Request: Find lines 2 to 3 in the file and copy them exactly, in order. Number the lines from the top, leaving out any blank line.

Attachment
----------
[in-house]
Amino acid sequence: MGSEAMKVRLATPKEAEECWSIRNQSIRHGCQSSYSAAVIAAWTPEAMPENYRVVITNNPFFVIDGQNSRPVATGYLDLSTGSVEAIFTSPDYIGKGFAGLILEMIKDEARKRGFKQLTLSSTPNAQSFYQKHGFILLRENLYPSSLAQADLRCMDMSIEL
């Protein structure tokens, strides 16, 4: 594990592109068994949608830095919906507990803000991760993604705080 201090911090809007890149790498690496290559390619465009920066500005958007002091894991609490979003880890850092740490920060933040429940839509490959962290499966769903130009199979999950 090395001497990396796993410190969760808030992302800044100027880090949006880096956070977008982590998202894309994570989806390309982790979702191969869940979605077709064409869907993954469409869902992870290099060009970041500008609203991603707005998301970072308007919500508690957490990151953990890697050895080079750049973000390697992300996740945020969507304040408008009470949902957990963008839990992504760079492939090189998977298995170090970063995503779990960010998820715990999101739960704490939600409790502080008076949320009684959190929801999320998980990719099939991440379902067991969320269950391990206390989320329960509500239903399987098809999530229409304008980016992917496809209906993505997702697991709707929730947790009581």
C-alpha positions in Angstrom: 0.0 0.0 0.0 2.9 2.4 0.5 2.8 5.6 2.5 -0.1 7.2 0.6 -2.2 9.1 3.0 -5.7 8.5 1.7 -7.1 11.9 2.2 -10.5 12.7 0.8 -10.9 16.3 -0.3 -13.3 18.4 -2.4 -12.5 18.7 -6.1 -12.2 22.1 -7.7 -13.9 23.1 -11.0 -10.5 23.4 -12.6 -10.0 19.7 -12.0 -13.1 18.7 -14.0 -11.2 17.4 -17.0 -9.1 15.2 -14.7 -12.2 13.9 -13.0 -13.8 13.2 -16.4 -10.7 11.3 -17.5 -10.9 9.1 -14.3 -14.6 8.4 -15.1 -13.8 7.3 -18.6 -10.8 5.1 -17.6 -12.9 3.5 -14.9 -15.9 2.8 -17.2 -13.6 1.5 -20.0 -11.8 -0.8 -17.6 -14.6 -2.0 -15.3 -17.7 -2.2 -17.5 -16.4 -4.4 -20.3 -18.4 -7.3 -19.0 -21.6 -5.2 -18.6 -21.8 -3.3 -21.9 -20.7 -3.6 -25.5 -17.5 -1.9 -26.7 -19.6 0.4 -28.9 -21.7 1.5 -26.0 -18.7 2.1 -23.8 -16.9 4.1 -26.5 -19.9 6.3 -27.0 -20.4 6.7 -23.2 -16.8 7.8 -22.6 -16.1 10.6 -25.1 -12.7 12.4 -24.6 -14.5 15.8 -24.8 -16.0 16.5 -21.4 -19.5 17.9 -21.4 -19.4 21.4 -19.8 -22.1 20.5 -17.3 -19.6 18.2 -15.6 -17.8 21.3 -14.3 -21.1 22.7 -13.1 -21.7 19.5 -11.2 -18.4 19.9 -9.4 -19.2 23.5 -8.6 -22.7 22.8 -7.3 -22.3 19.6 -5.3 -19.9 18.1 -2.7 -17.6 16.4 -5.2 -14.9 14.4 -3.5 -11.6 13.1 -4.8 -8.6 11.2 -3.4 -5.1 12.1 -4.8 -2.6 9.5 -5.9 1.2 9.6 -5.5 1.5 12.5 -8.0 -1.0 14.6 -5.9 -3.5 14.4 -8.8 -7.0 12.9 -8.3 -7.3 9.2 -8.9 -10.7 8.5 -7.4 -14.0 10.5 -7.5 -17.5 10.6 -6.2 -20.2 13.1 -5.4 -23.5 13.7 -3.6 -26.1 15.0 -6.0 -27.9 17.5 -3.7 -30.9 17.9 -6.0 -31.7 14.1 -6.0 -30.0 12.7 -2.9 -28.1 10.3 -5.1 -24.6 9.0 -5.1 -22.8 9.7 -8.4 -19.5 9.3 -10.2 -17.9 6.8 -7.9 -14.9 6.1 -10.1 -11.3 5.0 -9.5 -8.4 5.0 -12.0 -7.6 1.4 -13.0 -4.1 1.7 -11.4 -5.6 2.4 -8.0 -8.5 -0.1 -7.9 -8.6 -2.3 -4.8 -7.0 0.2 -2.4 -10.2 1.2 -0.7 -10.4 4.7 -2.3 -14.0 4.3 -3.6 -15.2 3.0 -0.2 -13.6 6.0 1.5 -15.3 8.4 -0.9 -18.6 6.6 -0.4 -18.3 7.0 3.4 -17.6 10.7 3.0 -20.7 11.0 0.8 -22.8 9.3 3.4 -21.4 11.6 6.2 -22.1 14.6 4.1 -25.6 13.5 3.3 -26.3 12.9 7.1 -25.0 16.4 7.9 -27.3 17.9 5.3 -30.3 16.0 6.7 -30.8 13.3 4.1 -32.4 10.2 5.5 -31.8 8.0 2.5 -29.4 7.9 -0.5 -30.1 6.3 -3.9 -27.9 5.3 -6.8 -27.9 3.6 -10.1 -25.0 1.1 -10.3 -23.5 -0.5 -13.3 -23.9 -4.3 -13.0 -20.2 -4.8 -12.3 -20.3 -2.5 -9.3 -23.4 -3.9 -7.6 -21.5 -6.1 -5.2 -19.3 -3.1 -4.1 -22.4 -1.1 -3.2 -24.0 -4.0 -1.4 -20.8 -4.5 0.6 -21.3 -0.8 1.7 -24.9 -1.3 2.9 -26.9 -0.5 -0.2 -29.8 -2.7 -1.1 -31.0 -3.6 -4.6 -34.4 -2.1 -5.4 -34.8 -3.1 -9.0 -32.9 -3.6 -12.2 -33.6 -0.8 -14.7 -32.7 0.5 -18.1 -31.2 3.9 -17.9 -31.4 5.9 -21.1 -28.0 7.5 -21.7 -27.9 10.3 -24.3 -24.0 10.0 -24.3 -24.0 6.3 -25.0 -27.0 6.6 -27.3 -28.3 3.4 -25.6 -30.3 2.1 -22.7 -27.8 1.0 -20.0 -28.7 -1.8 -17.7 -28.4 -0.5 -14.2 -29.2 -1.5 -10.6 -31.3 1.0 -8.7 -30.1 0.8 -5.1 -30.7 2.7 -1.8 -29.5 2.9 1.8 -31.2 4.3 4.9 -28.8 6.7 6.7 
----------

Amino acid sequence: MGSEAMKVRLATPKEAEECWSIRNQSIRHGCQSSYSAAVIAAWTPEAMPENYRVVITNNPFFVIDGQNSRPVATGYLDLSTGSVEAIFTSPDYIGKGFAGLILEMIKDEARKRGFKQLTLSSTPNAQSFYQKHGFILLRENLYPSSLAQADLRCMDMSIEL
């Protein structure tokens, strides 16, 4: 594990592109068994949608830095919906507990803000991760993604705080 201090911090809007890149790498690496290559390619465009920066500005958007002091894991609490979003880890850092740490920060933040429940839509490959962290499966769903130009199979999950 090395001497990396796993410190969760808030992302800044100027880090949006880096956070977008982590998202894309994570989806390309982790979702191969869940979605077709064409869907993954469409869902992870290099060009970041500008609203991603707005998301970072308007919500508690957490990151953990890697050895080079750049973000390697992300996740945020969507304040408008009470949902957990963008839990992504760079492939090189998977298995170090970063995503779990960010998820715990999101739960704490939600409790502080008076949320009684959190929801999320998980990719099939991440379902067991969320269950391990206390989320329960509500239903399987098809999530229409304008980016992917496809209906993505997702697991709707929730947790009581």